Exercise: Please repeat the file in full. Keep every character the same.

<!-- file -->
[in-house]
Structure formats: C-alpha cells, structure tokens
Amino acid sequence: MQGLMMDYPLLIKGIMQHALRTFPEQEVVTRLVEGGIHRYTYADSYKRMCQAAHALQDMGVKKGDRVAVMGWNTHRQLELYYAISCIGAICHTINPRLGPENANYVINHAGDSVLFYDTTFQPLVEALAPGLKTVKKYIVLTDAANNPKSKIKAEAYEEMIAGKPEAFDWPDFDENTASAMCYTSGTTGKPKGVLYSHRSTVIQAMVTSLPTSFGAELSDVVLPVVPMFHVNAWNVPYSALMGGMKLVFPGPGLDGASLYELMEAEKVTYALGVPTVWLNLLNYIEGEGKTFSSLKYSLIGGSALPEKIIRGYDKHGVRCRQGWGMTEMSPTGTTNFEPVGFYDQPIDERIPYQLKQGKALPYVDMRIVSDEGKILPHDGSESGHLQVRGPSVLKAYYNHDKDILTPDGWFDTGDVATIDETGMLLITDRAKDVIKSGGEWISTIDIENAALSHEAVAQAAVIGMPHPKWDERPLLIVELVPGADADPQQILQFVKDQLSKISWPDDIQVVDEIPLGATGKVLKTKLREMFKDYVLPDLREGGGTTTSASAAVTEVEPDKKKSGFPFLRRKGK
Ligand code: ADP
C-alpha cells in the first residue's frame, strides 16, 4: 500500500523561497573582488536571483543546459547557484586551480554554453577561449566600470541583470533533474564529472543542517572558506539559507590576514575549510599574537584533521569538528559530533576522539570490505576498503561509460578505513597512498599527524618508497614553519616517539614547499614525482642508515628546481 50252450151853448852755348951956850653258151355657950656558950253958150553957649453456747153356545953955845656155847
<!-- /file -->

[in-house]
Structure formats: C-alpha cells, structure tokens
Amino acid sequence: MQGLMMDYPLLIKGIMQHALRTFPEQEVVTRLVEGGIHRYTYADSYKRMCQAAHALQDMGVKKGDRVAVMGWNTHRQLELYYAISCIGAICHTINPRLGPENANYVINHAGDSVLFYDTTFQPLVEALAPGLKTVKKYIVLTDAANNPKSKIKAEAYEEMIAGKPEAFDWPDFDENTASAMCYTSGTTGKPKGVLYSHRSTVIQAMVTSLPTSFGAELSDVVLPVVPMFHVNAWNVPYSALMGGMKLVFPGPGLDGASLYELMEAEKVTYALGVPTVWLNLLNYIEGEGKTFSSLKYSLIGGSALPEKIIRGYDKHGVRCRQGWGMTEMSPTGTTNFEPVGFYDQPIDERIPYQLKQGKALPYVDMRIVSDEGKILPHDGSESGHLQVRGPSVLKAYYNHDKDILTPDGWFDTGDVATIDETGMLLITDRAKDVIKSGGEWISTIDIENAALSHEAVAQAAVIGMPHPKWDERPLLIVELVPGADADPQQILQFVKDQLSKISWPDDIQVVDEIPLGATGKVLKTKLREMFKDYVLPDLREGGGTTTSASAAVTEVEPDKKKSGFPFLRRKGK
Ligand code: ADP
C-alpha cells in the first residue's frame, strides 16, 4: 500500500523561497573582488536571483543546459547557484586551480554554453577561449566600470541583470533533474564529472543542517572558506539559507590576514575549510599574537584533521569538528559530533576522539570490505576498503561509460578505513597512498599527524618508497614553519616517539614547499614525482642508515628546481 50252450151853448852755348951956850653258151355657950656558950253958150553957649453456747153356545953955845656155847